The EcoFan is a really cool woodstove fan that works by magic! Well, close enough. It has no cord. You just put it on the top of the hot stove, towards the back, and it uses the Seebeck effect to run a little motor that spins the fan blades.
The hotter the stove gets, the faster the blades spin. Magic!
It worked GREAT until last winter, when I began to notice it slowing down, and sometimes it wouldn't start unless I gave the blades a little tap. I had gotten used to being able to judge the temperature of the stove by how fast the fan was going, and I really missed being able to glance up and do that.
So I got on the internet and went hunting. I found Nathan's post at Fixya.com and tried his solution. I bought heat sink compound (silicone heat sink grease) from Radio Shack for $4.
I really should have taken pictures as I did this, but I was nervous of destroying it, and I didn't.
First I took the blades off the motor using a small hex key, just to get them out of the way and keep them from being damaged.
My fan has two hex-head screws that hold the top part to the base. When I unscrewed those and took the fan apart, I could faintly see where this grease had been.
I gently scrubbed it off with a green nylon kitchen scrubby, and as long as I had the whole thing apart, I cleaned all the metal parts except the motor and the Peltier junction.
My fan had the following layers:
A: top with the blades and motor
B: Peltier junction - this is the bit attached by 2 wires to the motor
C: two layers (squares) of white ?insulating material
I put the heat sink grease on the top and bottom of the Peltier junction. This sticks the top of the junction to the top of the fan. Then I stuck the first square of white insulation to the bottom of the junction and gently squished it around.
(I tried to reposition one of the white squares after it was greased and stuck on, and chipped the very corner off with my fingernail, so if you're doing this to your fan, be careful repositioning them. It works better to slide them to the edge than try to pry them up by one edge.)
Then I greased the bottom square and stuck it back to the bottom of the fan, then fitted the whole thing back together, screwed the screws back in, and put the blades back on.
And she works! Ha!
(I've put them up small, but you can click to embiggen.)
We went to the Artis (zoo, botanical garden, aquarium) on our first full day in Amsterdam. This was the coldest wettest day of our trip. The rest was warm for late October, and we even had sun!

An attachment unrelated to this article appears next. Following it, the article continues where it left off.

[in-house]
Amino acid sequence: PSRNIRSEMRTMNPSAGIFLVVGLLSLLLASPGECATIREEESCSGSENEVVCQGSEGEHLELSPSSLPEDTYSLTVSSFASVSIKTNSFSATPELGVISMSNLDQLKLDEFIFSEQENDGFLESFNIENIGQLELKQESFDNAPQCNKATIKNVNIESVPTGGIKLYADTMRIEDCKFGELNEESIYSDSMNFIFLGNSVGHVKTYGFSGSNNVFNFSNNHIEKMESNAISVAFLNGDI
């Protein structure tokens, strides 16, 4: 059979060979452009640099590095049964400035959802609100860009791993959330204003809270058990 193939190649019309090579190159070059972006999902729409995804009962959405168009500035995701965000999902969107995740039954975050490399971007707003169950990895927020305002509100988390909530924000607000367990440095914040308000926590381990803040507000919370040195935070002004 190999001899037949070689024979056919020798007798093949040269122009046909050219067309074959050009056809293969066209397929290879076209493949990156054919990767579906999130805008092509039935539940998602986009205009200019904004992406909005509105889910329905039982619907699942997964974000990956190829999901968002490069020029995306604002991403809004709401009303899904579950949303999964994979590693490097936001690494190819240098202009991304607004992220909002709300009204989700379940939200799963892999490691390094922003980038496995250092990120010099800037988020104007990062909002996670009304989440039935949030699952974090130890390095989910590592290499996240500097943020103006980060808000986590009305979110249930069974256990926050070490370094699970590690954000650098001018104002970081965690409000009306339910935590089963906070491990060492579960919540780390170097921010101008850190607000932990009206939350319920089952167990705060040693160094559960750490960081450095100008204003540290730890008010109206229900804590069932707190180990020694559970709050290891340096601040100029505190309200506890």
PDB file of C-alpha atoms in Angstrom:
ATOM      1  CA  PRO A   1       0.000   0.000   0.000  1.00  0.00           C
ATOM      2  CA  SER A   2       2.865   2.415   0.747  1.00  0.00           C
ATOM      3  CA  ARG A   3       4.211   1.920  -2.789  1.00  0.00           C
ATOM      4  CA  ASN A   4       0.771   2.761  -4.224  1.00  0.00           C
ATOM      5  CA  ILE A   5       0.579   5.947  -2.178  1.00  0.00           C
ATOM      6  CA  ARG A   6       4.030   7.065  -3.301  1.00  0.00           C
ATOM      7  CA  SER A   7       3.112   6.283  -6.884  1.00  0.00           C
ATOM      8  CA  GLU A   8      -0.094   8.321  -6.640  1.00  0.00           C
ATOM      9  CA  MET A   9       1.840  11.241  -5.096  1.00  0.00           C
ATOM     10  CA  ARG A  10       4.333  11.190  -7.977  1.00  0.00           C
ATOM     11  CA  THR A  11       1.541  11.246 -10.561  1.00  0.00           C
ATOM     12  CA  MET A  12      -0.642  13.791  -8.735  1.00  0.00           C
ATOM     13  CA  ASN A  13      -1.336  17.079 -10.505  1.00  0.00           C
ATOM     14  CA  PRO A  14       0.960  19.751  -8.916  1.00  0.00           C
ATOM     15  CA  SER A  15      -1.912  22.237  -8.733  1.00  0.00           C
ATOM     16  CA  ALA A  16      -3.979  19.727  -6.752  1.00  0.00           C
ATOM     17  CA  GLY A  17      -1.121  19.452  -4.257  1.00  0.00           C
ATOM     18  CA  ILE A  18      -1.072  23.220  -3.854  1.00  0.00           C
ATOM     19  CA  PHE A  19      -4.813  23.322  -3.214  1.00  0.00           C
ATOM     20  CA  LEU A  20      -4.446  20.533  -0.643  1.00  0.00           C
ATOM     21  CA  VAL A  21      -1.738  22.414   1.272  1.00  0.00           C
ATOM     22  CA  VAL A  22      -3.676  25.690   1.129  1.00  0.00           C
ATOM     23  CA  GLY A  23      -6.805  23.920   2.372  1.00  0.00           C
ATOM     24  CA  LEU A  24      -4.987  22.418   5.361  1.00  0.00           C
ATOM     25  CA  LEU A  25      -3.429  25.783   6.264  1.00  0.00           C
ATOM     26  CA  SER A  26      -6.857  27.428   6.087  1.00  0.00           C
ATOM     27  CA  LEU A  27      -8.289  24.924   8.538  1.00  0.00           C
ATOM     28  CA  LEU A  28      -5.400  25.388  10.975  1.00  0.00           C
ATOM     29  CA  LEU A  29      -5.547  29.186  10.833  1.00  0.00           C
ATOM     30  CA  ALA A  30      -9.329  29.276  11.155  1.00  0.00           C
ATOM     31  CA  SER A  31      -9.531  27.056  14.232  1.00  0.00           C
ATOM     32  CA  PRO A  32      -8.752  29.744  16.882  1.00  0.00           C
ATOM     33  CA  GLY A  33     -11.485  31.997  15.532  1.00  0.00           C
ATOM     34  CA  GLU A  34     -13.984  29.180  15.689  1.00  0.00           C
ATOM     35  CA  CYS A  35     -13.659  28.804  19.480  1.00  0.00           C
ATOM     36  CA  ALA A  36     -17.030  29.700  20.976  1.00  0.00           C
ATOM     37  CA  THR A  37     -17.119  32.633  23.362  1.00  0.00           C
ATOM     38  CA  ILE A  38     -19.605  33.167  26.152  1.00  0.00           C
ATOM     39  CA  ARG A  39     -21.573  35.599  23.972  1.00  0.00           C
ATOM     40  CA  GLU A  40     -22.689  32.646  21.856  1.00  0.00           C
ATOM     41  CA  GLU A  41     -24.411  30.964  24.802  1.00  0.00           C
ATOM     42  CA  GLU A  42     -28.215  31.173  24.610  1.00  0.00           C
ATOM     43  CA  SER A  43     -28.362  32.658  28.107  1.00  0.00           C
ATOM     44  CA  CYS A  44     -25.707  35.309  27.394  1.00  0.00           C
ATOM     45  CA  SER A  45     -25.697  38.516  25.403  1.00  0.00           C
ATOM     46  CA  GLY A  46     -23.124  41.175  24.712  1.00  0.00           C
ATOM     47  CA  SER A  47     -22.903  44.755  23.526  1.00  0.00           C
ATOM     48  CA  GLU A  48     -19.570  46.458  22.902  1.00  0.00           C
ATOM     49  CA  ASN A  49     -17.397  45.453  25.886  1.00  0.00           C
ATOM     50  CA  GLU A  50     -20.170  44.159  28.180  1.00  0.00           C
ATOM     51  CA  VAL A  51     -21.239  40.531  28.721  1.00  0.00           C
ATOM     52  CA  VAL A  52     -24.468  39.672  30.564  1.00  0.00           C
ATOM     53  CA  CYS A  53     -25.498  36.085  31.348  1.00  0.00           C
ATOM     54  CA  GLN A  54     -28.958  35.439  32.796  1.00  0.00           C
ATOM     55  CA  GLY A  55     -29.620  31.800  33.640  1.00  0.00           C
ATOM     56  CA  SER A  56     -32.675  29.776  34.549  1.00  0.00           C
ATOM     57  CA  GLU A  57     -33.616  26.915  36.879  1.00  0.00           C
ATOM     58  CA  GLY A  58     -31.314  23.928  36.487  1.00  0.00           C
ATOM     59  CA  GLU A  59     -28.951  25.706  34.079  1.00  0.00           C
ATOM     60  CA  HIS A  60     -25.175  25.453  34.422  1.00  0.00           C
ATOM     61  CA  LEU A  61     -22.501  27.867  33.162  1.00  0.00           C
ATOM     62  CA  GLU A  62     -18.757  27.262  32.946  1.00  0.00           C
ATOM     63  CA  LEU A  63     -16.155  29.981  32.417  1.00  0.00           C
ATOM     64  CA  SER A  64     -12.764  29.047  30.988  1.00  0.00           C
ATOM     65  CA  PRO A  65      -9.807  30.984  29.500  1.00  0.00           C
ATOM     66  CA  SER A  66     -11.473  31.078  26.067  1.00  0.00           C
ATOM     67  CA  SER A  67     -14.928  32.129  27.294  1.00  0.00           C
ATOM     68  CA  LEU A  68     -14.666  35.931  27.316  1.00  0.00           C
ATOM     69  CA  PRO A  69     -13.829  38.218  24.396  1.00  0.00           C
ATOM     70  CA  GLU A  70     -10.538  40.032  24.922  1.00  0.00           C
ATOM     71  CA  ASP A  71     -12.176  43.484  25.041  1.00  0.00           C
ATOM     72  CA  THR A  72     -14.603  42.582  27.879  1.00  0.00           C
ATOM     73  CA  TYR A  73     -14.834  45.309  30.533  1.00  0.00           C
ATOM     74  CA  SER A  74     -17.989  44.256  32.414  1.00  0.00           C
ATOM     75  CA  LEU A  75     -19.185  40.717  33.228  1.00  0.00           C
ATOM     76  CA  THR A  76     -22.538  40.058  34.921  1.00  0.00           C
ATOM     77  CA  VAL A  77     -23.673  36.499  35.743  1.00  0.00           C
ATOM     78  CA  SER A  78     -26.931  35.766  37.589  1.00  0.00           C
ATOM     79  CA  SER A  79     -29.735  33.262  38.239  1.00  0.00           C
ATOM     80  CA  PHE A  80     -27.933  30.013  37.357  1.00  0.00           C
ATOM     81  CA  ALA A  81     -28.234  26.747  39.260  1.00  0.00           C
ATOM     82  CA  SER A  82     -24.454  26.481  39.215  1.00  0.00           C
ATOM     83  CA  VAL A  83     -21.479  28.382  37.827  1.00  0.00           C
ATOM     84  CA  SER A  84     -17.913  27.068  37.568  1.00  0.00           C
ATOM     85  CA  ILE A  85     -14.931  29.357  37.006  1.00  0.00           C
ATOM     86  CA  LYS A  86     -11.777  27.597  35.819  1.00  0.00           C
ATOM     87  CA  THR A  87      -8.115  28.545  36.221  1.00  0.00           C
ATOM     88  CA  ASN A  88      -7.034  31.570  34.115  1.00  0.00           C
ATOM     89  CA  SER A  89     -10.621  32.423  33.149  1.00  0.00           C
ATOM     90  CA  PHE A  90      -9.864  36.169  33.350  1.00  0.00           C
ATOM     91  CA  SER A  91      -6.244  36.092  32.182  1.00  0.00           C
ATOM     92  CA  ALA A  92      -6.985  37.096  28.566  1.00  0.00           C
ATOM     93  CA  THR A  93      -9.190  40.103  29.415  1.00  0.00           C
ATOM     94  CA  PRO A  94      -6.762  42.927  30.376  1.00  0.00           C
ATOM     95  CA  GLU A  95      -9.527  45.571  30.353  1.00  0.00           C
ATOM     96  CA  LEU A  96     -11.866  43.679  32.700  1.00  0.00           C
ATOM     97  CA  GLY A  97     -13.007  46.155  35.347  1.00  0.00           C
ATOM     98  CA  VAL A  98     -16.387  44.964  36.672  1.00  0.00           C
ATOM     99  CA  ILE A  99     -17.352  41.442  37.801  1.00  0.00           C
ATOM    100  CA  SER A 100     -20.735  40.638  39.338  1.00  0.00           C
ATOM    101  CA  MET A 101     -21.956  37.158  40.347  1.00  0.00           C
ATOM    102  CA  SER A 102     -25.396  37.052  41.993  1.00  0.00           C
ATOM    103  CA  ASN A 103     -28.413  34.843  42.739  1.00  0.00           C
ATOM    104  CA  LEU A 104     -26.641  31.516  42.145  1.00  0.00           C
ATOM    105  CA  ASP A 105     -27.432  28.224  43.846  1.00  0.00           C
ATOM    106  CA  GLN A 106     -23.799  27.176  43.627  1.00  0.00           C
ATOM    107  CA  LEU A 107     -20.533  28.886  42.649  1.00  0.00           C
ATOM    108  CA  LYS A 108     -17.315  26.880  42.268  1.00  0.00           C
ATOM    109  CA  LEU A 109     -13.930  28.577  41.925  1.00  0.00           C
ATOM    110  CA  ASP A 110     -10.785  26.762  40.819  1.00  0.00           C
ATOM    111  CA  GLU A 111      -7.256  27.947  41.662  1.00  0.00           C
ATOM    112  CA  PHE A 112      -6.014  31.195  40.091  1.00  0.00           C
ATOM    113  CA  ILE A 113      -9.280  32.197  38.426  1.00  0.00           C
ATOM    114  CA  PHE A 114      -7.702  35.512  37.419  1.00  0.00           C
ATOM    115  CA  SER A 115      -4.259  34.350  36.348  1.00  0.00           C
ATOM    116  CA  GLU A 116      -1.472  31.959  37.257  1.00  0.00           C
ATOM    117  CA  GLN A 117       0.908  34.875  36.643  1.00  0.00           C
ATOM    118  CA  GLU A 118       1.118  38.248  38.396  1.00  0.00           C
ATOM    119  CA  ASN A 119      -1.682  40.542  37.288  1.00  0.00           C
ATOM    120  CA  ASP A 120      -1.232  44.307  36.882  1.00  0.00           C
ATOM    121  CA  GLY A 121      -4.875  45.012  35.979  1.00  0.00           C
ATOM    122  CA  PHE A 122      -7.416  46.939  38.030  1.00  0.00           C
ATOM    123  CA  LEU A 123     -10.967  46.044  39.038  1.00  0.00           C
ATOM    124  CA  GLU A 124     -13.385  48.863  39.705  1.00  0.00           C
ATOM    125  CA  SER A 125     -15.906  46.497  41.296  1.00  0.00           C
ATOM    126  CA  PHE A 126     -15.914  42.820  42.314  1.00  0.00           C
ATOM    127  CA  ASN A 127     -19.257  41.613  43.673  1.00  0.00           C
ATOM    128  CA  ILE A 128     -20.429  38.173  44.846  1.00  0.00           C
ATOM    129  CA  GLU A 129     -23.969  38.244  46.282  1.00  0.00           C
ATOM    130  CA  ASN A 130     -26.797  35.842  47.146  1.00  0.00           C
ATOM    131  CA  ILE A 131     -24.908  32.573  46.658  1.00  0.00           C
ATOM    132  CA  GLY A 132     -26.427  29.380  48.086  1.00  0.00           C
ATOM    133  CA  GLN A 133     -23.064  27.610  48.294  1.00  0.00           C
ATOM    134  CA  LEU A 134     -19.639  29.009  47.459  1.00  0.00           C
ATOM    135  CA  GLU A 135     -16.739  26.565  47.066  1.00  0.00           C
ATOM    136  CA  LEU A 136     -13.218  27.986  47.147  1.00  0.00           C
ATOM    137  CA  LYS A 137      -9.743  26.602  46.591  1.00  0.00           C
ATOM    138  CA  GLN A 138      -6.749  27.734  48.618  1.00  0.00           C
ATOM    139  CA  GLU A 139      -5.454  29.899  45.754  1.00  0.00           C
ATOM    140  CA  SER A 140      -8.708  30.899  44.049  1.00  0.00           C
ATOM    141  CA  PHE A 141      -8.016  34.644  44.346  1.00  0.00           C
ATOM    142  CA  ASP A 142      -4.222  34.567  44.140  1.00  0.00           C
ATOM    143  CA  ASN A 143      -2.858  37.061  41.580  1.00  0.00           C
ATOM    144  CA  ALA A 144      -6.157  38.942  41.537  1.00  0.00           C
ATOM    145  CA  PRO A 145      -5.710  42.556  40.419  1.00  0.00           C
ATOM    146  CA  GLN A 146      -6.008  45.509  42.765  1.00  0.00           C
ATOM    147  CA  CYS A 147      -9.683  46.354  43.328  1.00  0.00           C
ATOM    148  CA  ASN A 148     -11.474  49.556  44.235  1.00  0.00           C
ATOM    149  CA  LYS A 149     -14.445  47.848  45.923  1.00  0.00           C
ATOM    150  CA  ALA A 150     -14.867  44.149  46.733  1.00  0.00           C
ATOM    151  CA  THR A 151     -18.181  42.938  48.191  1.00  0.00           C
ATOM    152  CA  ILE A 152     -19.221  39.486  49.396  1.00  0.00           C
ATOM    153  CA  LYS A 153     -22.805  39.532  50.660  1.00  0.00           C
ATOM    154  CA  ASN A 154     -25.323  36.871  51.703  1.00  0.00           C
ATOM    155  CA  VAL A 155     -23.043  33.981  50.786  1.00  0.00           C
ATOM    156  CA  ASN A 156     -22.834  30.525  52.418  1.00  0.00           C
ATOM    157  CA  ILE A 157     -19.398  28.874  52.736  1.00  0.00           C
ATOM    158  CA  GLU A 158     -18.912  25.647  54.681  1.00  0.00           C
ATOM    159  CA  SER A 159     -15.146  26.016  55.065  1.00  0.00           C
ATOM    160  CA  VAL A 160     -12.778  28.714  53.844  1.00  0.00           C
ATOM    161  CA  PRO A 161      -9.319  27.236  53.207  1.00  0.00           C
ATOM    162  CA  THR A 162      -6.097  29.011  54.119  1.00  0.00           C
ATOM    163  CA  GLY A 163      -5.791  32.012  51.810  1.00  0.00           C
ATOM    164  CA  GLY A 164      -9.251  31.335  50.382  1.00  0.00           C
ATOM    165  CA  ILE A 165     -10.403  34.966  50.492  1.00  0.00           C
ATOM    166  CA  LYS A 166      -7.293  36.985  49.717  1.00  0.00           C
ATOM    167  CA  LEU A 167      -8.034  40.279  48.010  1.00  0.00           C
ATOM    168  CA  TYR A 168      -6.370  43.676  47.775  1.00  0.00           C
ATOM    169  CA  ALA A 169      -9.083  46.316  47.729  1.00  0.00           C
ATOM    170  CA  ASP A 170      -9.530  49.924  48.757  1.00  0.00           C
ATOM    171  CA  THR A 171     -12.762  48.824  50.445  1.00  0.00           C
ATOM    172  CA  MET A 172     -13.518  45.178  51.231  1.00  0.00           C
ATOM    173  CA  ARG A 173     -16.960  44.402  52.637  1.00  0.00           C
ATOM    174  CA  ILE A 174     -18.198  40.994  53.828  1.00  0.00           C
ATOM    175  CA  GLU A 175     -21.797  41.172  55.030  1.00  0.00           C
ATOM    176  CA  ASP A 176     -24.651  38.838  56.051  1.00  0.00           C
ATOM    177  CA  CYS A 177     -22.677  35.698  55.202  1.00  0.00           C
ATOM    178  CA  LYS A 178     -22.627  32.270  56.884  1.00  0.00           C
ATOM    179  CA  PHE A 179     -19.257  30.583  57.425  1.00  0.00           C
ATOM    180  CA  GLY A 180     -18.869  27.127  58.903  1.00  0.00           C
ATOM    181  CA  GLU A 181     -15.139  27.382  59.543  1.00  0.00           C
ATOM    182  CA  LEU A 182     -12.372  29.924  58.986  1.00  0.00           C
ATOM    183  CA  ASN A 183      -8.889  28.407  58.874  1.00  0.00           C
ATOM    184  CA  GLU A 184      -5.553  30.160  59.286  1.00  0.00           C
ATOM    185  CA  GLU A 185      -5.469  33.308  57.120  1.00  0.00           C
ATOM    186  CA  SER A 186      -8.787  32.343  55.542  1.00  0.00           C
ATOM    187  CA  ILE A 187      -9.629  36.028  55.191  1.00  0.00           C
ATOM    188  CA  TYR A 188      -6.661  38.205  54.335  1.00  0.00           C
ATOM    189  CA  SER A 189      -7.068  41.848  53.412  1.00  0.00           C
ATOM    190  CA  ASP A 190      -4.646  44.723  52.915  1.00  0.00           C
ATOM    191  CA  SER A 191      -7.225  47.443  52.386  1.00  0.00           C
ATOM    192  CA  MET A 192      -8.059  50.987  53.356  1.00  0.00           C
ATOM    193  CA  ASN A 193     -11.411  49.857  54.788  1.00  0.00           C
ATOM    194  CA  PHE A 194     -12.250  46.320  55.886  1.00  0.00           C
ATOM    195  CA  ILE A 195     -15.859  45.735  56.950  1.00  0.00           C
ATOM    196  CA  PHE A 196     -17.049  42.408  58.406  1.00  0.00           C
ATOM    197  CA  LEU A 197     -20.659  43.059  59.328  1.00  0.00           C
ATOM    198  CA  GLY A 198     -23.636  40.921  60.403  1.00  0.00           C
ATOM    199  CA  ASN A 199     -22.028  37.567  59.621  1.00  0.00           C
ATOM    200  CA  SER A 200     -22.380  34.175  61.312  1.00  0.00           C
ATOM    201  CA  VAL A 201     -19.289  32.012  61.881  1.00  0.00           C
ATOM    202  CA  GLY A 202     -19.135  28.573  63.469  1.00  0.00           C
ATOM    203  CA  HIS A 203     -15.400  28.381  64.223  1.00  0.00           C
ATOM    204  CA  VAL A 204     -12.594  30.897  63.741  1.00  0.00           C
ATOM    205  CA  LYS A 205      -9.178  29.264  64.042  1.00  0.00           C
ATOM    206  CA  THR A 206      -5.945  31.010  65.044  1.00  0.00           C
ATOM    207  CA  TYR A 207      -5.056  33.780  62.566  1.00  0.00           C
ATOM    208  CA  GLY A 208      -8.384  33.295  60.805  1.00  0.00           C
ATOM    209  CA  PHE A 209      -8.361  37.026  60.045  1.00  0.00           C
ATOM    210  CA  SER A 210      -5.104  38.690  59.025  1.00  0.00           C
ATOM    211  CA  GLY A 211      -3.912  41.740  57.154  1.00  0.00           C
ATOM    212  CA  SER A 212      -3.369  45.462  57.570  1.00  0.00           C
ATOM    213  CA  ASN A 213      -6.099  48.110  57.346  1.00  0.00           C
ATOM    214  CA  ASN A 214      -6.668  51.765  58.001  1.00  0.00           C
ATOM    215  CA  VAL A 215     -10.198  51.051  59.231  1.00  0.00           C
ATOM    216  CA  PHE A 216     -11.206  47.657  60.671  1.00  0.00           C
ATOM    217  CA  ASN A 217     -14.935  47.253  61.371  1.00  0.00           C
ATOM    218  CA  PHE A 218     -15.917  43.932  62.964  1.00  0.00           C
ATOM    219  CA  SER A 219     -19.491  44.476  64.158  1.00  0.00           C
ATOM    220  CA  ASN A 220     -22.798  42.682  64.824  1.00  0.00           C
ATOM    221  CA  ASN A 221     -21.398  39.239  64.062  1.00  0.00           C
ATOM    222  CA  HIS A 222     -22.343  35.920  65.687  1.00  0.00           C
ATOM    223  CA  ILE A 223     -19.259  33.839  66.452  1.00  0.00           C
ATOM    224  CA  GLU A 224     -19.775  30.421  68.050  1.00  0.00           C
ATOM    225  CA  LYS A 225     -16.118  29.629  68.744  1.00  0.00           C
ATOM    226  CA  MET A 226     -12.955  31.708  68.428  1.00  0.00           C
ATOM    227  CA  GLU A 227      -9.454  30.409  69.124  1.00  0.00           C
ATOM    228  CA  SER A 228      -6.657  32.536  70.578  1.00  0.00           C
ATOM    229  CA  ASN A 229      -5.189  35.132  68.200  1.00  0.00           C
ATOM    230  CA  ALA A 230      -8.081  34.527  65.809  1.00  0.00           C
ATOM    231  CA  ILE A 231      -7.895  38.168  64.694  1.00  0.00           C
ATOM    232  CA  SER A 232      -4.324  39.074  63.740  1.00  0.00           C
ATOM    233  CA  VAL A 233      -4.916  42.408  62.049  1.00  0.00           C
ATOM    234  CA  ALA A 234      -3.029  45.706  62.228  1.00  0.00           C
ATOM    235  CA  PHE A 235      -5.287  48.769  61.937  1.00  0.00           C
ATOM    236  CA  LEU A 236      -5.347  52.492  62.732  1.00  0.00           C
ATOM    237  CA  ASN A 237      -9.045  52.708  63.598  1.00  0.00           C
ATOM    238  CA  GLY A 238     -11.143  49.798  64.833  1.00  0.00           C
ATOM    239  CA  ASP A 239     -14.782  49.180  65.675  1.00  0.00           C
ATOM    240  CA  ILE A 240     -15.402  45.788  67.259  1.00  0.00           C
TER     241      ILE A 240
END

Sign on a cage in the Artis in Amsterdam:
Penguin-feeding (and herons stealing their food) at the Artis:
From Amsterdam, we went to Rijnsburg and did a little sightseeing in Katwijk:
And we took a daytrip into Leiden:
From Rijnsburg we travelled to Dalfsen. Most of the Dutch windmills look like this:
Then if I turned 90 degrees and took a photo out the window, it looked like this:
And the typical side roads looked like this:
After Dalfsen, we went up into Frieslan and stayed in Lauwersoog:
On the way, we made a side trip to IJlst, where I found some "wildbreien" (yarnbombing)!
It was so beautiful and so green in IJlst:
And finally we had to drive back down through Harlingen to Amsterdam again:
On our last night in Amsterdam, we stayed in an attic hotel room - see the edge of the hook they use to lift furniture through the windows? A beautiful last view of the city before we flew home:
29 January 2012
I Don't Know Why This is Harder
I have lots of good memories of my grama, my dad's mom. For whatever reason, it's been a lot harder to put them into words.
So the heck with trying to get this mess to cohere, I'm just going to put down the bits and pieces that come into my head.
The first handknit socks I remember seeing were knit by her for my dad.
When I was a teenager and she and my grampa started taking their camper out to southern California and Arizona for the winter, they pared down their household possessions, and she gave me some things.
One was the orange lustreware tea set I posted about several Januaries ago.
Another was a set of sterling silverware. Between the two, I could set quite a nice little tea party table, and it drives me wild that the phrase has been taken away from the event where the table is covered with an ironed linen cloth, where there is a bunch of sweet violets in a vase, where the crusts are cut off the triangular sandwiches.
She had the most awesome bubbling chuckling laugh. You could never mistake it for anyone else's.
When I was a little girl, we went out to their house a lot. My dad had a garden in their back lot. I remember the smell of the hot sand and the brambles - my own back lot smells like that.
Another reason we went out there was that my dad's mixed-breed hunting dog, a long-legged hound mix called Zip, lived out there until I was about five. (We were renting a house next to a church, and Zip howled when they sang the hymns, so he had to live at Grama and Grampa's.)
For years their dining room was dominated by a spindly orange tree she told me my dad had grown from a seed. There were two great little kid-sized rocking chairs (I have one of them), and we used to sit in them and drink Sprite while the grown-ups talked, after it got too dark and mosquito-y to play outside.
We used to cram their house at Christmas Eve, until there just got to be too many of us to fit. They always had a live tree, a prickly blue spruce, in a huge pot to plant outdoors after Christmas.
I remember my grama doing the newspaper crossword puzzles in ink. I thought that was amazing.
And I miss them both so much.